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01 April 2021
Disposal of shares in a trading company
What happens if the company ceases to be a trading company?
Other disposals qualifying for BADR
If I do not qualify for BADR, are there any other reliefs?
Governments recognise that encouraging people to start businesses and employ others is important for the economy, and that any charge to tax on disposal should be mitigated to recognise the years of work involved in building a business and the financial risk that people take in doing so.
This was the principle behind business asset disposal relief (BADR), formerly entrepreneurs' relief, when it was introduced in 2008 to replace the earlier business asset taper relief. Over the intervening years, its conditions have been toughened and the lifetime limit of capital gains able to qualify for the relief was reduced from £10 million to £1 million with effect from March 2020.
Nevertheless, to the extent that it continues to be available, BADR is a valuable tool for business owners to minimise the tax payable on the disposal of a business or an interest therein, reducing the rate of capital gains tax (CGT) on qualifying capital gains to just 10%.
However, if the individual disposes of other capital assets in the same tax year, the gains benefiting from BADR use up any remaining part of the disposer's basic rate band, forcing the other non-property gains to be taxed at 20%.
The requirements for claiming BADR for a sale of shares in a trading company are that there is a disposal by an individual (or in some cases trustees) of shares in a trading company of which the seller had been an employee or officer and in which they had owned at least 5% of the ordinary share capital, with the ability to exercise at least 5% of the voting rights, each for at least two years ending on the date of disposal.
The seller must also meet one or both of the following two tests throughout the relevant two-year holding period:
There may be some relief if the 5% shareholding is diluted by the further issue of shares – assuming that such issue was for commercial purposes.
For the proceeds test, there are three assumptions – namely, that:
There is also a provision designed to help business owners who, by an issue of new shares, would cease to be eligible for the relief. This allows the owner to determine the amount of gain that they had made on the period that they were entitled to the relief by a deemed disposal and reacquisition. The owner can then defer that gain until they actually dispose of the shares and thereby avoid incurring a 'dry' tax charge.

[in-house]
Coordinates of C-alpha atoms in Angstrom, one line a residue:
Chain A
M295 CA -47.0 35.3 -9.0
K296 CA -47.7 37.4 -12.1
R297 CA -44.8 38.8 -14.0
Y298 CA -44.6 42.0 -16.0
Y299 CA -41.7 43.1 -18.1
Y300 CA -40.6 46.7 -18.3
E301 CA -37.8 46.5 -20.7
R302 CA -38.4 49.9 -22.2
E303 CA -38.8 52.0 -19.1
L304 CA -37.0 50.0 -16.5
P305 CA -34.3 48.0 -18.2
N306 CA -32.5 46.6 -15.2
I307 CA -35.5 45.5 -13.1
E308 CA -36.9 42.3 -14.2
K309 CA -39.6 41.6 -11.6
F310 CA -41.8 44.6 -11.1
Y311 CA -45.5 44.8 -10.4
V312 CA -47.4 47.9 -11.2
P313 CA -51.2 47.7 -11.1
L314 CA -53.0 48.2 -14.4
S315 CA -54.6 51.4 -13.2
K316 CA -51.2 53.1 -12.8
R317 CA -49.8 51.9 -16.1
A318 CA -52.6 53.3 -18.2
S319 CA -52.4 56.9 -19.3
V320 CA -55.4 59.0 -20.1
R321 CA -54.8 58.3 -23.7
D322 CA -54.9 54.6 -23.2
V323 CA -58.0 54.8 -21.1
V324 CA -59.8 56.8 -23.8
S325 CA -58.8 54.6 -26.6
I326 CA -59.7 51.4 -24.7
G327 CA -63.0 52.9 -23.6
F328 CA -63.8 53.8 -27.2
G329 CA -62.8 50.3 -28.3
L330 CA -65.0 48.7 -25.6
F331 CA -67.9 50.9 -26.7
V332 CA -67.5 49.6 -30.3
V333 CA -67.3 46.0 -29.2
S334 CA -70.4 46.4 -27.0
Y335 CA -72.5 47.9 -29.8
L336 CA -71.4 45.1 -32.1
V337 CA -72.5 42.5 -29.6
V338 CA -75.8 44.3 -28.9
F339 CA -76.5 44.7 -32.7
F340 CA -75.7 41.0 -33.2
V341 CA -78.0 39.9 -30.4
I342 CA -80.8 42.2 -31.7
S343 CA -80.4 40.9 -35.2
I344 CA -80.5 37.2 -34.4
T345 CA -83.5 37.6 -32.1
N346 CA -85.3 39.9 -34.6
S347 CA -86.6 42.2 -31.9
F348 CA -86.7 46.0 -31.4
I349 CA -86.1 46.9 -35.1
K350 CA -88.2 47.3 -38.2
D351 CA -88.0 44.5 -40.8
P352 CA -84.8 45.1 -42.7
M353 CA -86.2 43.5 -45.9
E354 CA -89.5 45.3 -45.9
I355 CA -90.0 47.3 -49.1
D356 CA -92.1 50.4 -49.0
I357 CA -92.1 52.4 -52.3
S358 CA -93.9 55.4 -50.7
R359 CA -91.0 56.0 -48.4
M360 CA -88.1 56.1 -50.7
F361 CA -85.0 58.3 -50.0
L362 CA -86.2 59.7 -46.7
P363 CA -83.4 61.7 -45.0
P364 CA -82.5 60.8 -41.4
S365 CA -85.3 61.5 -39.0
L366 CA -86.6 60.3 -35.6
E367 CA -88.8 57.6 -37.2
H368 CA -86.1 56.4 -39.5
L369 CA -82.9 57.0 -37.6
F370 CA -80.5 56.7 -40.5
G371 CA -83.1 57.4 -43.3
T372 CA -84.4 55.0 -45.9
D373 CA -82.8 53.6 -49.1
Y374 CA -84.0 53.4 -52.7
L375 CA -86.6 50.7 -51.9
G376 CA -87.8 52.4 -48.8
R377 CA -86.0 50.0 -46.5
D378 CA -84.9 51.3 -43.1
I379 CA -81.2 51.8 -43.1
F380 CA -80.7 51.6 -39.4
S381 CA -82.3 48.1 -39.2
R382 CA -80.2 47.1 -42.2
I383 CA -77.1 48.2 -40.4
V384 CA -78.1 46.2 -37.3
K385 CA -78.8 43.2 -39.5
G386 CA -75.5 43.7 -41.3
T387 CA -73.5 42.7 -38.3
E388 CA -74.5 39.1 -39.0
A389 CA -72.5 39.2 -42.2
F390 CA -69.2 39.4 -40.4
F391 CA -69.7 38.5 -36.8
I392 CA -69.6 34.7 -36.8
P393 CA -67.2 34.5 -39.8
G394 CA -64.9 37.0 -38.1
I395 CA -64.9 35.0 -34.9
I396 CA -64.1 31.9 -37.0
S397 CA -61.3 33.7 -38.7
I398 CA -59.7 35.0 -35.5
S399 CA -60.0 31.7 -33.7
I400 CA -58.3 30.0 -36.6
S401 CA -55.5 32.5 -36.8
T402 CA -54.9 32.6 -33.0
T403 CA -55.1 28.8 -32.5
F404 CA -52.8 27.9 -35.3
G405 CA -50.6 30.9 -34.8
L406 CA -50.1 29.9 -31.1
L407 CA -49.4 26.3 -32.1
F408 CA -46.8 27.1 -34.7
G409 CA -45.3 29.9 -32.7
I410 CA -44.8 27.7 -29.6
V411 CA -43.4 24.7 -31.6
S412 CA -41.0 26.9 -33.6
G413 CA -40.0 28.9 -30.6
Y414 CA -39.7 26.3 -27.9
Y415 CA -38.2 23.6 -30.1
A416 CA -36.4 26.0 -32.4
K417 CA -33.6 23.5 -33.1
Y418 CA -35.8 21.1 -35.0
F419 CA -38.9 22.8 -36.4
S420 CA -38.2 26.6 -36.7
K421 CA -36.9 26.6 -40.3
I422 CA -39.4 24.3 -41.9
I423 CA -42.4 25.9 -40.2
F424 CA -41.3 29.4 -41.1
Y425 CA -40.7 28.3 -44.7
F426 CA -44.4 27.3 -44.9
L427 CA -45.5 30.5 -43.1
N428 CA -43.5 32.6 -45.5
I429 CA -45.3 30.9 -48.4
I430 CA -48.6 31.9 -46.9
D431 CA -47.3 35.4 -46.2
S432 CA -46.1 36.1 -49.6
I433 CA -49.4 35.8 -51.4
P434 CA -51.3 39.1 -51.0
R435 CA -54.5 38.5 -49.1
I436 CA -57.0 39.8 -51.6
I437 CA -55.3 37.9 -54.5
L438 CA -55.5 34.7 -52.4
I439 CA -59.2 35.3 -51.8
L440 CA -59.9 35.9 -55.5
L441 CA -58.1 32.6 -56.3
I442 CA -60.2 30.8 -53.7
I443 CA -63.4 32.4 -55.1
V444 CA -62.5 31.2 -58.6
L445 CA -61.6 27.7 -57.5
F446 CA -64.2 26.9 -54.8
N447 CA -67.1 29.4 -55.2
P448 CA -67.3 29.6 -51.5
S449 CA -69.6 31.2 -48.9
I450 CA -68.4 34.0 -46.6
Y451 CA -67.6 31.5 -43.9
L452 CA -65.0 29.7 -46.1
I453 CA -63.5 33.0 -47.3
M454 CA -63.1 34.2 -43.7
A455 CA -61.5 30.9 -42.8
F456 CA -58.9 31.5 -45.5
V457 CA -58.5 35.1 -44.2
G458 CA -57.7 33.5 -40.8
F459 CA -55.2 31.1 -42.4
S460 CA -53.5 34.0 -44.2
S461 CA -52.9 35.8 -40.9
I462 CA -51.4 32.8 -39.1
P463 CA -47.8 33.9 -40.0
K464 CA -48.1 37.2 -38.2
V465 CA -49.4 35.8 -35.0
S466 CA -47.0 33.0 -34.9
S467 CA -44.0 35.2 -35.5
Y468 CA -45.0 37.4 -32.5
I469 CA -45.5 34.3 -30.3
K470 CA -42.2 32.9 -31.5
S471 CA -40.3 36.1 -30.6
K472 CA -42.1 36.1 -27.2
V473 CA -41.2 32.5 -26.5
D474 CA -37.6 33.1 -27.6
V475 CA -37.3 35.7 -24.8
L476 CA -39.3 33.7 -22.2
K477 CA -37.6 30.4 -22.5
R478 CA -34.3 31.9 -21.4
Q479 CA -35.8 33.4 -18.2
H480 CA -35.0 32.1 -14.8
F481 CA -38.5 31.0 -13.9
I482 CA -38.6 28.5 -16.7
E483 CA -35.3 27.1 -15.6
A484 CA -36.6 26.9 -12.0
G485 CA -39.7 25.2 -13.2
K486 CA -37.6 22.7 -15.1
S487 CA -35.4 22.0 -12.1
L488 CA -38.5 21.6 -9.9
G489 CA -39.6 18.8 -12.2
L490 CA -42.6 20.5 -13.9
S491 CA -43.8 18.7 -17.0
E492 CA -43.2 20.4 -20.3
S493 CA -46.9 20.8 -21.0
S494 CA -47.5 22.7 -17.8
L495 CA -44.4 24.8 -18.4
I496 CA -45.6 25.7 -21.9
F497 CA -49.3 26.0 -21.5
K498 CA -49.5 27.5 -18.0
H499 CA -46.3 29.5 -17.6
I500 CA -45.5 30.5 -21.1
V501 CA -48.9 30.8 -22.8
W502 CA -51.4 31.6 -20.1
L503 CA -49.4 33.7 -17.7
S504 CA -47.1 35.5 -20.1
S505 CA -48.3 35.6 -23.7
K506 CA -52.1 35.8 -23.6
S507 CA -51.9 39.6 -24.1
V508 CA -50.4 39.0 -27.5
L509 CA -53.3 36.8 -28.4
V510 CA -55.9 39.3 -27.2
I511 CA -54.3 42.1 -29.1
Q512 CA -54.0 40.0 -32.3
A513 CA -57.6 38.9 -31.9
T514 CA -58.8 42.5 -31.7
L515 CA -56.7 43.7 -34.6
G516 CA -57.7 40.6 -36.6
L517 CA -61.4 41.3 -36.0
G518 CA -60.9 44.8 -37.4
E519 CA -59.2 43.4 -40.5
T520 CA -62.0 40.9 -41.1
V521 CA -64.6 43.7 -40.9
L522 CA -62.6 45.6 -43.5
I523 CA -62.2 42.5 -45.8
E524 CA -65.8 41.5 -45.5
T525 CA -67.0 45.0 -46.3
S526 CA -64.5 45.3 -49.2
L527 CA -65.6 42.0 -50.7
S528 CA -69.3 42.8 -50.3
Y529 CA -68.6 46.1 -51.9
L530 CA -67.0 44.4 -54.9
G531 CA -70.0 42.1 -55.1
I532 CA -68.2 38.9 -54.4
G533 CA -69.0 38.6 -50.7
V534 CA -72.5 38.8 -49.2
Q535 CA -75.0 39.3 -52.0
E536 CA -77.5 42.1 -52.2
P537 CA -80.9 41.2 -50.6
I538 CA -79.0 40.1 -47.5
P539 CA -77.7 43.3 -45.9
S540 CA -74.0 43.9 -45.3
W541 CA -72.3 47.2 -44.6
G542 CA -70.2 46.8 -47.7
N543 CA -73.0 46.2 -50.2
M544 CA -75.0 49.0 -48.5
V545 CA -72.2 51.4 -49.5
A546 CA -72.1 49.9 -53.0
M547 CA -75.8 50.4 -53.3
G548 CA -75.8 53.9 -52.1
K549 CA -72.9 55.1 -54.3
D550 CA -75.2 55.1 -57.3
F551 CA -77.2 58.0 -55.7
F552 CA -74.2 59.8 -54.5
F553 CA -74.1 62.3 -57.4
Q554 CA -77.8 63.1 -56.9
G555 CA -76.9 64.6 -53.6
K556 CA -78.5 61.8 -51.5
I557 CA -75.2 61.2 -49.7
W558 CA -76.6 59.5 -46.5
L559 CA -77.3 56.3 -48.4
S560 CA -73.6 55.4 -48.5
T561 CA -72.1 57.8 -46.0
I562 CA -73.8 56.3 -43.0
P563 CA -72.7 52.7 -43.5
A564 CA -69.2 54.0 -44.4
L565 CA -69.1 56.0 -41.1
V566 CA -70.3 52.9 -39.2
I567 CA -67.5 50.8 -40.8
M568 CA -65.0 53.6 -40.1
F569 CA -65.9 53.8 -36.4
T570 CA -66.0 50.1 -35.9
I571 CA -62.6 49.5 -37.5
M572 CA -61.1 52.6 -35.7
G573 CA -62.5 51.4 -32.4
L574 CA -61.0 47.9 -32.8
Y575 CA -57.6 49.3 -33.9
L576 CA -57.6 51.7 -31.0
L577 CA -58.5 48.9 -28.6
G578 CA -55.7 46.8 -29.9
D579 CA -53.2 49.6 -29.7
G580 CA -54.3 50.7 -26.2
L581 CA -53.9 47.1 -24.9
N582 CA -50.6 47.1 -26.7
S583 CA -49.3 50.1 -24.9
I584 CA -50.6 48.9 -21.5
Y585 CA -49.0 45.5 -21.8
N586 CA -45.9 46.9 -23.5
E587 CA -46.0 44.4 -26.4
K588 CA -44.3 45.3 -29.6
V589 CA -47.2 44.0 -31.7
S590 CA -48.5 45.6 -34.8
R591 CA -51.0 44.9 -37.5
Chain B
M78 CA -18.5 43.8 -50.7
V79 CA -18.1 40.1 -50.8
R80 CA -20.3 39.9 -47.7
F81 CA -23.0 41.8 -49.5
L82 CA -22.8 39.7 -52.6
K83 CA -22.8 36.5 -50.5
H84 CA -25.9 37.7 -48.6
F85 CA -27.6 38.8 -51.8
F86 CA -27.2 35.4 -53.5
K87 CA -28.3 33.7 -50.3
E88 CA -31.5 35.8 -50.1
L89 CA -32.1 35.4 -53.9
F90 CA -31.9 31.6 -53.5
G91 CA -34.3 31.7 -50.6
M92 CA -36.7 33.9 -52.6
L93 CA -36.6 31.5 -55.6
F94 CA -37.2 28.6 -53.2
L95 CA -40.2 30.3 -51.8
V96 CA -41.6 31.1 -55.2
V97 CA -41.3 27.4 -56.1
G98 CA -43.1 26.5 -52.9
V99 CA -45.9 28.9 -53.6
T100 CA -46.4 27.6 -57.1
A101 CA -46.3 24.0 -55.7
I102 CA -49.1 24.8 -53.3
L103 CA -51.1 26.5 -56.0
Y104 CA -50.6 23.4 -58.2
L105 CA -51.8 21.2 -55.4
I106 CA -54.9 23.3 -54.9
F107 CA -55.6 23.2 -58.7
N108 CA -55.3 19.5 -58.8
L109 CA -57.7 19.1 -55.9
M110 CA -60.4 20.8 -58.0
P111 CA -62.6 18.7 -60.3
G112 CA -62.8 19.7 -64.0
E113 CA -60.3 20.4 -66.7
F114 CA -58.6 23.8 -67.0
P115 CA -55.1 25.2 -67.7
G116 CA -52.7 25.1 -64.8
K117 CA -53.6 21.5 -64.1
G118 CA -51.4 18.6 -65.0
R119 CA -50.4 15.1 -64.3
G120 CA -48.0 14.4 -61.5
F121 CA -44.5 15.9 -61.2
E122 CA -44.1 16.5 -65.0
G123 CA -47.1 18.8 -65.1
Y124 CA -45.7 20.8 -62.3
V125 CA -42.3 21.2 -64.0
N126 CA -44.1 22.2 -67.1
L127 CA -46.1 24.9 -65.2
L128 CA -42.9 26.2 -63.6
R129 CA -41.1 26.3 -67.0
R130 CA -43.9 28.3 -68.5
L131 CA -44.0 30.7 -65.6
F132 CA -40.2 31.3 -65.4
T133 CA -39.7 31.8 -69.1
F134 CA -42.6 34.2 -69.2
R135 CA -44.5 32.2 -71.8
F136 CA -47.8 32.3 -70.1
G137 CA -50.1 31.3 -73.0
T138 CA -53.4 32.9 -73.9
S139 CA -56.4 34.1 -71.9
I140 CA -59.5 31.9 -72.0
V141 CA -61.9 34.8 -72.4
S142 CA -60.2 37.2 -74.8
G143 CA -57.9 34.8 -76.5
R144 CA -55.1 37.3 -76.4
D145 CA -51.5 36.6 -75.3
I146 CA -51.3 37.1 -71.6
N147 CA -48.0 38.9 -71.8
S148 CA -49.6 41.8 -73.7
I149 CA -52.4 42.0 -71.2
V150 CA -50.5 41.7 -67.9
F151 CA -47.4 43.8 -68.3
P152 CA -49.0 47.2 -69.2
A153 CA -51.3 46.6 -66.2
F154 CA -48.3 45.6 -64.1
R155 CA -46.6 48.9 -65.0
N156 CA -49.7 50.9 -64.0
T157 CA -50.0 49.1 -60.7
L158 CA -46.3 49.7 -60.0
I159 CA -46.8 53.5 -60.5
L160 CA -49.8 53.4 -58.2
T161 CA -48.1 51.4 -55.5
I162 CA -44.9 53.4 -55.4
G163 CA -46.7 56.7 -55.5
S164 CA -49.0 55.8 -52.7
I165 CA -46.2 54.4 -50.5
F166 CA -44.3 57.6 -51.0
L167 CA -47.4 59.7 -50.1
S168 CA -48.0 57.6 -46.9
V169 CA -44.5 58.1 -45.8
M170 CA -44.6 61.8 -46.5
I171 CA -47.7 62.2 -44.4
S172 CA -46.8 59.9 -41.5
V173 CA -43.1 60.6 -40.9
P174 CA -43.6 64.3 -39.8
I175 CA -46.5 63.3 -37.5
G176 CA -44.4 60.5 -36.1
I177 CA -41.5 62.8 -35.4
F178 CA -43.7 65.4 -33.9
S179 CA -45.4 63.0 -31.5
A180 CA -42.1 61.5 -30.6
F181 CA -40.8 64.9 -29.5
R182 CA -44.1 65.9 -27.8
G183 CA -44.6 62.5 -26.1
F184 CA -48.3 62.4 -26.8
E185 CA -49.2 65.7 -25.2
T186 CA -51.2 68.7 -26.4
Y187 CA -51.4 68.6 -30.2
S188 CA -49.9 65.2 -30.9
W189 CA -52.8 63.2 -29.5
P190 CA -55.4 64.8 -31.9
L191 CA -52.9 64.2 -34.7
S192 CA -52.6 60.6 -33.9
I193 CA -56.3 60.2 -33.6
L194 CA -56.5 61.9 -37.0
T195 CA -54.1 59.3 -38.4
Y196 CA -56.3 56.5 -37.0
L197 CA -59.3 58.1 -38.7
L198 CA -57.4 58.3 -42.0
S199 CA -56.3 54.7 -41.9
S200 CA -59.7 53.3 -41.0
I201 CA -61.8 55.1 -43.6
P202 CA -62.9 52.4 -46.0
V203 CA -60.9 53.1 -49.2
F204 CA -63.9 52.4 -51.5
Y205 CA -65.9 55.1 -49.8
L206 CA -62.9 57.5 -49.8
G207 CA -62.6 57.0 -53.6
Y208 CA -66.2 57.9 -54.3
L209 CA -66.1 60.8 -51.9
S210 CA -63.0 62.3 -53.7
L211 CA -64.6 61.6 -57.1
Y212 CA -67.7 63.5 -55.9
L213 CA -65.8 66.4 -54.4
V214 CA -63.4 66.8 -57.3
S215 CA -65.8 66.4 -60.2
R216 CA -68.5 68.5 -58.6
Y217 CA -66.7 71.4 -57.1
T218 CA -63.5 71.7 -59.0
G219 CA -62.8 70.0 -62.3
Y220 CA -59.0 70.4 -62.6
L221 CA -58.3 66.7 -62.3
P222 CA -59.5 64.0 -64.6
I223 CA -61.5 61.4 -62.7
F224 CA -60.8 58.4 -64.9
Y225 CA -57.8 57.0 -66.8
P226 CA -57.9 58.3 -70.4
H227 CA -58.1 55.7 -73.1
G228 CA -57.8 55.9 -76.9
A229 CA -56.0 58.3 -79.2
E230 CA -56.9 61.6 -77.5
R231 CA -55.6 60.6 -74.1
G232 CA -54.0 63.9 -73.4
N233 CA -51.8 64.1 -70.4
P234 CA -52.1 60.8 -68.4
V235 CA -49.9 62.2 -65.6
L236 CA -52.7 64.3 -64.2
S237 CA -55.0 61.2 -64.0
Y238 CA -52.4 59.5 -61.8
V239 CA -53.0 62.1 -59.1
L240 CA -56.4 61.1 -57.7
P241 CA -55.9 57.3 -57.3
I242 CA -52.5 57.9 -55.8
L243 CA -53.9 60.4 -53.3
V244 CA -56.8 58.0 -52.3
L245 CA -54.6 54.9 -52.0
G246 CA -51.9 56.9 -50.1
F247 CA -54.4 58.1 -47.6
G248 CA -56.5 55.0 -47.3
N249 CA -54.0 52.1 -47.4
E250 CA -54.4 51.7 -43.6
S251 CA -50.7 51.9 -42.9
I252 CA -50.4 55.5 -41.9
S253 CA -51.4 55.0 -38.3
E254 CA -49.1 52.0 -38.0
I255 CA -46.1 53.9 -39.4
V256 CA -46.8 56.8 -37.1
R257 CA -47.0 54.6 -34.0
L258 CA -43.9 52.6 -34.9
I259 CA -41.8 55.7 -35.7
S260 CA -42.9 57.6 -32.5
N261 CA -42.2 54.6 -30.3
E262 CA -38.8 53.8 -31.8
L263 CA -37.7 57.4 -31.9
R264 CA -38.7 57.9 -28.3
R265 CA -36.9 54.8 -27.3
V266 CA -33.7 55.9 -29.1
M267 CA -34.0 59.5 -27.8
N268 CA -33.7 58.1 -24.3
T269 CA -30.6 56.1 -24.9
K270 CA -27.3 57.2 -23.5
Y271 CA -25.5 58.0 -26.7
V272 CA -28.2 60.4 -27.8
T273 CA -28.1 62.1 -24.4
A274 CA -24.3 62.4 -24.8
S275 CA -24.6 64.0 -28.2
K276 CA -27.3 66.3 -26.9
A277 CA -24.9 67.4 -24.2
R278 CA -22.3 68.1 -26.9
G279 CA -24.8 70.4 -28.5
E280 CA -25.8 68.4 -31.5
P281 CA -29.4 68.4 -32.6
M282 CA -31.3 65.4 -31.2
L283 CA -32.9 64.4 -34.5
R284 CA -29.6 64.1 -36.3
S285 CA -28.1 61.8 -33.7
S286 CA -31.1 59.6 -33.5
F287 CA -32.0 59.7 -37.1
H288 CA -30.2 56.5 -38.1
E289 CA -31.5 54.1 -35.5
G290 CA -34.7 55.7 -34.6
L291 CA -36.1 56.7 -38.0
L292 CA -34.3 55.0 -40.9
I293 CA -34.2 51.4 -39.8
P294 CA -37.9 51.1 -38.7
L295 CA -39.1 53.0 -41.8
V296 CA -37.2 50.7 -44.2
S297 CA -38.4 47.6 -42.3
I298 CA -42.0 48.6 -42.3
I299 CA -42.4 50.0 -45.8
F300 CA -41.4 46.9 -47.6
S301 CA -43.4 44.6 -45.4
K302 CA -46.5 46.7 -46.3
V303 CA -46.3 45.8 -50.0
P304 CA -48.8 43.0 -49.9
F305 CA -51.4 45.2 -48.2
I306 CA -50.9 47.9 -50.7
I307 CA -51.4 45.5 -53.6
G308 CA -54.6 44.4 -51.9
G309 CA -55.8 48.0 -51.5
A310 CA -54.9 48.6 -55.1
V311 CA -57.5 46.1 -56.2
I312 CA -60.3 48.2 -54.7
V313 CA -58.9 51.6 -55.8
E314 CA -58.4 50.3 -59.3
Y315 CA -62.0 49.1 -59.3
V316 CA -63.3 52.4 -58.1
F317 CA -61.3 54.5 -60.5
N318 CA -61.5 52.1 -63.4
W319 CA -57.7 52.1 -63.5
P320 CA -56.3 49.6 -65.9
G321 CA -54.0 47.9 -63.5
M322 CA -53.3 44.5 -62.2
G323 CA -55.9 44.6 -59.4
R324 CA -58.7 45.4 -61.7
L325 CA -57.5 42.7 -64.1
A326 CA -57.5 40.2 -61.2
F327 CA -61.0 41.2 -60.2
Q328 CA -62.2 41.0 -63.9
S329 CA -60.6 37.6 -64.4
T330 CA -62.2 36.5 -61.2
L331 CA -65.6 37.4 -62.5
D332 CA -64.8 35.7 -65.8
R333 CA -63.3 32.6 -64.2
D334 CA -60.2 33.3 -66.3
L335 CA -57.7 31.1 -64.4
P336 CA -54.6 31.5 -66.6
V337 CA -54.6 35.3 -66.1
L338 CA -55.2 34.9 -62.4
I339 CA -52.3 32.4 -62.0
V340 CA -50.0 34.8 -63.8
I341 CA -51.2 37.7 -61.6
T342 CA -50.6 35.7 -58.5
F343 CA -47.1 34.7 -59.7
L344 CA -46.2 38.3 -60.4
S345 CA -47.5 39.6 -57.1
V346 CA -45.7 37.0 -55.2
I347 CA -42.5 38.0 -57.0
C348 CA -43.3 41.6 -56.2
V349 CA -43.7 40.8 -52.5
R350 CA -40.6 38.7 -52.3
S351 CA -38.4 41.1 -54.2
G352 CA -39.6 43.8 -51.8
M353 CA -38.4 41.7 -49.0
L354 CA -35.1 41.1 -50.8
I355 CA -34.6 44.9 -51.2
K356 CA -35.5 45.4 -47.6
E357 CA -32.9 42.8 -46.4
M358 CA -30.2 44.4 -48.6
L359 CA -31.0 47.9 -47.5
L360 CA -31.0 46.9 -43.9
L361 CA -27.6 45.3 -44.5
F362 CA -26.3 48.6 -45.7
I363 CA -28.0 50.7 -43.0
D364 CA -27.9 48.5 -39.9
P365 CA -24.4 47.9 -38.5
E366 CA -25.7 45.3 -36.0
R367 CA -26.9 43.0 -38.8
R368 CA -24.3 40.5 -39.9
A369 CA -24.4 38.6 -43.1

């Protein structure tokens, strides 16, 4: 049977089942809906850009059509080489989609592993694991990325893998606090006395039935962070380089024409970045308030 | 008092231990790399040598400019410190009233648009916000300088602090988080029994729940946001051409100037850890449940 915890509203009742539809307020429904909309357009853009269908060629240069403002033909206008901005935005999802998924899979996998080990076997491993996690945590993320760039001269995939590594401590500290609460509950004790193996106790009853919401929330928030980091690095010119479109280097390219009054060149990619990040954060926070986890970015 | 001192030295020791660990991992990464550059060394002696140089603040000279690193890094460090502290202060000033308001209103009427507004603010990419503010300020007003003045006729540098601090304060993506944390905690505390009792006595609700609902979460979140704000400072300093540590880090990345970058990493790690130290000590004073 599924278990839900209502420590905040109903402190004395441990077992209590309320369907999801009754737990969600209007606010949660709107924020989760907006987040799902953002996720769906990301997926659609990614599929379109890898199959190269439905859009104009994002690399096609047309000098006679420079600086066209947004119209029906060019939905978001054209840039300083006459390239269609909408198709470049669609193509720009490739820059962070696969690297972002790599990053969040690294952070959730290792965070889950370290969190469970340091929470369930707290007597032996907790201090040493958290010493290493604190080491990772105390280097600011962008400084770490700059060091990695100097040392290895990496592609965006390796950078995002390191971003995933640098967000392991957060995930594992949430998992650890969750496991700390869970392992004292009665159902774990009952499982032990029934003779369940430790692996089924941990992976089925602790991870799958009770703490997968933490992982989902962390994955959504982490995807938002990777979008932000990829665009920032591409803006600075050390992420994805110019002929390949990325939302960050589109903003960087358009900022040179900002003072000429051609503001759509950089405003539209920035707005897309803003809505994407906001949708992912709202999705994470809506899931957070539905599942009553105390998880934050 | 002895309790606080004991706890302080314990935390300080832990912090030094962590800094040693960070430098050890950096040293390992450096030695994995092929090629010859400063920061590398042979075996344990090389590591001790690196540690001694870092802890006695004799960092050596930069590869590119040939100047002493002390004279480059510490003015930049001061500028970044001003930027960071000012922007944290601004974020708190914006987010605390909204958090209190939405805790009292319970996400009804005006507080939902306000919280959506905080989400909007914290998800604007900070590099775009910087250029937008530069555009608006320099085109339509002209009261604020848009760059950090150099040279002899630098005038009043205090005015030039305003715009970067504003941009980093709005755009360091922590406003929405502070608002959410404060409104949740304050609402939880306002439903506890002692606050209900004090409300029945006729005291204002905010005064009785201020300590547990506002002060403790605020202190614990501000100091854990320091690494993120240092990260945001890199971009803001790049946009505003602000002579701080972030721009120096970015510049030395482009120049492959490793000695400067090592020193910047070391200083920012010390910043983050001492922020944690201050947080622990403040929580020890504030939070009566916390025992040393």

If a company ceases to be a trading company, BADR may still be available if the shares are sold within three years of the date on which the company ceases to trade.
Extra care must be taken if the disposal is not a third-party sale but the receipt of a capital distribution following the winding up of the company.
BADR may also be claimed (subject to the £1 million lifetime limit) for any of the following disposals, provided, again, that they are made by an individual (or trustees, in certain circumstances):
Where BADR is not available for a sale of shares, it may be worth considering investors' relief, a relatively underused relief that was introduced in 2016. This relief reduces the rate of tax to 10% on lifetime gains of up to £10 million.
Investors' relief is available on a disposal of ordinary shares in unlisted trading companies by individuals other than officers and employees, or trustees in certain circumstances, and is subject to a three-year ownership period.
The shares must have been issued on or after 17 March 2016. However, as with BADR, there are detailed conditions that must be satisfied to qualify for the relief.
Where appropriate, it may be worthwhile selling a substantial shareholding to an employee ownership trust (EOT). Such a disposal would not be subject to any capital gains tax but requires a range of other issues to be considered.
For further information on this topic please contact Elizabeth Small, Oliver Claridge or Nicole Aubin-Parvu at Forsters LLP by telephone (+44 20 7863 833) or email (email@example.com, firstname.lastname@example.org or email@example.com). The Forsters LLP website can be accessed at www.forsters.co.uk.
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